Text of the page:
CPD scheme - frequently asked questions

Our CPD (continuing professional development) scheme is for paediatricians who are not in training. Here we answer your questions about the scheme.
Last modified
1 April 2020

What is CPD?

CPD (continuing professional development) is any learning outside of undergraduate education or postgraduate training that helps doctors maintain and improve their performance.

It covers the development of their knowledge, skills, attitudes and behaviours across all areas of their professional practice. It includes both formal and informal learning activities.

There is no single correct way to do CPD, nor is there a fixed definition of what constitutes a CPD activity. Any activity that provides educational benefit to you is worthwhile, and therefore eligible for CPD.

Do I have to join the College’s CPD scheme?

The College strongly recommends that all career grade paediatricians participate in the RCPCH CPD scheme.

Trainees should only participate once they have acquired a CCT (certificate of completion of training) or CESR (CP) (certificate of eligibility of specialist registration - combined programme), or once in their first career grade post if sooner.

The scheme provides the assurance of a specialty-based framework for you – and your appraiser(s) – as well as tools to support you in planning, reflecting on and recording your learning and creating Personal Development Plans. The scheme is supported by a helpdesk facility for advice and guidance.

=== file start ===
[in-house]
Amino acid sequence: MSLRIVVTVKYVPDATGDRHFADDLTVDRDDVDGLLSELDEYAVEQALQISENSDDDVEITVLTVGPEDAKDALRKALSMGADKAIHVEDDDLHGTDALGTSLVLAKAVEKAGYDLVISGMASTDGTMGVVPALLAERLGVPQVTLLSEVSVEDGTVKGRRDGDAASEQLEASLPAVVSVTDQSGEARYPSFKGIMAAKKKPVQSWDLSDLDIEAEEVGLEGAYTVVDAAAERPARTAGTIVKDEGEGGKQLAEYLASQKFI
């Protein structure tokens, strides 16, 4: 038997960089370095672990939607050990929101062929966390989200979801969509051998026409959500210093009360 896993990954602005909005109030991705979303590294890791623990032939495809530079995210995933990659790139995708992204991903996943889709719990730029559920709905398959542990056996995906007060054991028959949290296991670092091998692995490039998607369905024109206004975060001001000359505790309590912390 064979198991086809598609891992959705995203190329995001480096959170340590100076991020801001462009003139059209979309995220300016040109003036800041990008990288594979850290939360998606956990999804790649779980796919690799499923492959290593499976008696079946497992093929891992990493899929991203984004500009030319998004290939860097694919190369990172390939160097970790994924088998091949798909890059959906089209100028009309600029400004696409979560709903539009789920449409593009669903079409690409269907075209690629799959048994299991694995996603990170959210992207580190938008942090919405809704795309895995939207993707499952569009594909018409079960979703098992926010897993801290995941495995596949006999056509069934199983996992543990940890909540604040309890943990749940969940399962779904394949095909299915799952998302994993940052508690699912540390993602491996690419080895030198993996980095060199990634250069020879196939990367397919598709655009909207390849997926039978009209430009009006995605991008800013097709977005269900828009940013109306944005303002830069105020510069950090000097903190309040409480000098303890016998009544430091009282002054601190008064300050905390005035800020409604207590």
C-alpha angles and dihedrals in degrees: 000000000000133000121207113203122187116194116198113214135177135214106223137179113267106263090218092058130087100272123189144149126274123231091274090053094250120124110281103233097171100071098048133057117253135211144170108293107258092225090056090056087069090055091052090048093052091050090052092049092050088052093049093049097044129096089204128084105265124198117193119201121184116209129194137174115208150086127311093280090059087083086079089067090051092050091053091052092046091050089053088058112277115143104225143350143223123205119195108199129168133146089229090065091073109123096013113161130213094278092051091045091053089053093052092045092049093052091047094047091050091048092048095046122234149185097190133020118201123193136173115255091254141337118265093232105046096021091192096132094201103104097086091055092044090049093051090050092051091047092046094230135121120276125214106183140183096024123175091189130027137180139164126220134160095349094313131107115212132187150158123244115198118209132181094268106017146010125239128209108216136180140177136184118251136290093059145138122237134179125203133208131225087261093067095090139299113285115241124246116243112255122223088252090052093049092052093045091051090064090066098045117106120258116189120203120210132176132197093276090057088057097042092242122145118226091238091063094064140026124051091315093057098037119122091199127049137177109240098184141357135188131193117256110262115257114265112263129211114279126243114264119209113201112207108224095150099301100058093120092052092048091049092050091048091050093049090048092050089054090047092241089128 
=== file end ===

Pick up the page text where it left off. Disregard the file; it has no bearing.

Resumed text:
Some individuals may, however, choose to participate in the CPD scheme of another college or faculty where they believe this is more appropriate to their professional needs, or may choose not to participate in any CPD scheme.

The GMC suggests that participation in a college or faculty CPD scheme is helpful, both in terms of keeping up to date and being able to show that you are practising to appropriate specialty standards, but does not mandate it.

Do I have to have a CPD diary with RCPCH for my appraisal or to be revalidated?

No. Evidence of learning from and attendance at CPD is essential to the appraisal and revalidation process and we recommend that you collect evidence to support your record of CPD activities within a structured portfolio.

You can use the College’s online CPD diary, or a tool provided by your employer.

The CPD diary is set up to allow you to record and download essential CPD information (a detailed summary of activities and reflections, a quick CPD summary of credits, a Personal Development Plan). Information can be shared as a paper document or uploaded to an online appraisal and revalidation system of your choosing.